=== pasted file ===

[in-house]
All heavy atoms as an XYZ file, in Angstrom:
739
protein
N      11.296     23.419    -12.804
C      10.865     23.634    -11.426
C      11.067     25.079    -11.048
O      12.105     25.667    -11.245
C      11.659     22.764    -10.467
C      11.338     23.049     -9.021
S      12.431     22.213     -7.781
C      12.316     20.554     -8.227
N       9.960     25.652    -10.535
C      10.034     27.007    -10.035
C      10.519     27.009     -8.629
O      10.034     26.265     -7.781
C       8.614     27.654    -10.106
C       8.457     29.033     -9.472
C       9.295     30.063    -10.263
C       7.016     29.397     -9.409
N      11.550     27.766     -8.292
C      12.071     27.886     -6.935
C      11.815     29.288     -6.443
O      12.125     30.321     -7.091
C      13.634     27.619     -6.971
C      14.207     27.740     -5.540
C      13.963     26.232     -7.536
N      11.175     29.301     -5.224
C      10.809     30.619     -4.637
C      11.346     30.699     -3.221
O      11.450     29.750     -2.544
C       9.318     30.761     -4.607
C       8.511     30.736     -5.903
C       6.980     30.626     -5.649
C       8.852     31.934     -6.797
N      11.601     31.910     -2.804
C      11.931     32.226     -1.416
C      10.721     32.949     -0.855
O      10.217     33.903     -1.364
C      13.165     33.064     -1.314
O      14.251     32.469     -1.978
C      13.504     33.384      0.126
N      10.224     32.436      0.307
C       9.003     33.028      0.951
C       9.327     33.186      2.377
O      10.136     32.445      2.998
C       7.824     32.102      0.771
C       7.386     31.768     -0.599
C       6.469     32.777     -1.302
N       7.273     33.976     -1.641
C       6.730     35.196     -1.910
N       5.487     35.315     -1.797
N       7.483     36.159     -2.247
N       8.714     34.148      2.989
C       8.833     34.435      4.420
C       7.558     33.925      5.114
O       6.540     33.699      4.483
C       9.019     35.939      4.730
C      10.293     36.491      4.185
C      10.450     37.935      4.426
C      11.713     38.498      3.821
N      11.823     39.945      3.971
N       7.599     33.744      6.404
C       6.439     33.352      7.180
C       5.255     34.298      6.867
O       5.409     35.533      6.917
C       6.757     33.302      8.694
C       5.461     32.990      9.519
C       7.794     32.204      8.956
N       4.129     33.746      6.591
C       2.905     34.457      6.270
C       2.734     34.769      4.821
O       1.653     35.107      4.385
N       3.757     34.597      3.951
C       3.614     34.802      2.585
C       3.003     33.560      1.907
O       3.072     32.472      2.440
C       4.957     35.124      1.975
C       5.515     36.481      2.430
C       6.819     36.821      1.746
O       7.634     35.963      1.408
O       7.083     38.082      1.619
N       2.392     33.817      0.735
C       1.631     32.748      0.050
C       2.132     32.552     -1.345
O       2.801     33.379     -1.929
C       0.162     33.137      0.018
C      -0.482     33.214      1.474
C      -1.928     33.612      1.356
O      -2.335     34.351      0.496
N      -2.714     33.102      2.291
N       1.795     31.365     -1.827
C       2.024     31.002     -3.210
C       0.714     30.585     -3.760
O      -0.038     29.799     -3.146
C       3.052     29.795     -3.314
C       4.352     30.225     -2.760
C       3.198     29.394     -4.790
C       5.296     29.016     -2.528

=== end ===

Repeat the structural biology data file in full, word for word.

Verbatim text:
[in-house]
All heavy atoms as an XYZ file, in Angstrom:
739
protein
N      11.296     23.419    -12.804
C      10.865     23.634    -11.426
C      11.067     25.079    -11.048
O      12.105     25.667    -11.245
C      11.659     22.764    -10.467
C      11.338     23.049     -9.021
S      12.431     22.213     -7.781
C      12.316     20.554     -8.227
N       9.960     25.652    -10.535
C      10.034     27.007    -10.035
C      10.519     27.009     -8.629
O      10.034     26.265     -7.781
C       8.614     27.654    -10.106
C       8.457     29.033     -9.472
C       9.295     30.063    -10.263
C       7.016     29.397     -9.409
N      11.550     27.766     -8.292
C      12.071     27.886     -6.935
C      11.815     29.288     -6.443
O      12.125     30.321     -7.091
C      13.634     27.619     -6.971
C      14.207     27.740     -5.540
C      13.963     26.232     -7.536
N      11.175     29.301     -5.224
C      10.809     30.619     -4.637
C      11.346     30.699     -3.221
O      11.450     29.750     -2.544
C       9.318     30.761     -4.607
C       8.511     30.736     -5.903
C       6.980     30.626     -5.649
C       8.852     31.934     -6.797
N      11.601     31.910     -2.804
C      11.931     32.226     -1.416
C      10.721     32.949     -0.855
O      10.217     33.903     -1.364
C      13.165     33.064     -1.314
O      14.251     32.469     -1.978
C      13.504     33.384      0.126
N      10.224     32.436      0.307
C       9.003     33.028      0.951
C       9.327     33.186      2.377
O      10.136     32.445      2.998
C       7.824     32.102      0.771
C       7.386     31.768     -0.599
C       6.469     32.777     -1.302
N       7.273     33.976     -1.641
C       6.730     35.196     -1.910
N       5.487     35.315     -1.797
N       7.483     36.159     -2.247
N       8.714     34.148      2.989
C       8.833     34.435      4.420
C       7.558     33.925      5.114
O       6.540     33.699      4.483
C       9.019     35.939      4.730
C      10.293     36.491      4.185
C      10.450     37.935      4.426
C      11.713     38.498      3.821
N      11.823     39.945      3.971
N       7.599     33.744      6.404
C       6.439     33.352      7.180
C       5.255     34.298      6.867
O       5.409     35.533      6.917
C       6.757     33.302      8.694
C       5.461     32.990      9.519
C       7.794     32.204      8.956
N       4.129     33.746      6.591
C       2.905     34.457      6.270
C       2.734     34.769      4.821
O       1.653     35.107      4.385
N       3.757     34.597      3.951
C       3.614     34.802      2.585
C       3.003     33.560      1.907
O       3.072     32.472      2.440
C       4.957     35.124      1.975
C       5.515     36.481      2.430
C       6.819     36.821      1.746
O       7.634     35.963      1.408
O       7.083     38.082      1.619
N       2.392     33.817      0.735
C       1.631     32.748      0.050
C       2.132     32.552     -1.345
O       2.801     33.379     -1.929
C       0.162     33.137      0.018
C      -0.482     33.214      1.474
C      -1.928     33.612      1.356
O      -2.335     34.351      0.496
N      -2.714     33.102      2.291
N       1.795     31.365     -1.827
C       2.024     31.002     -3.210
C       0.714     30.585     -3.760
O      -0.038     29.799     -3.146
C       3.052     29.795     -3.314
C       4.352     30.225     -2.760
C       3.198     29.394     -4.790
C       5.296     29.016     -2.528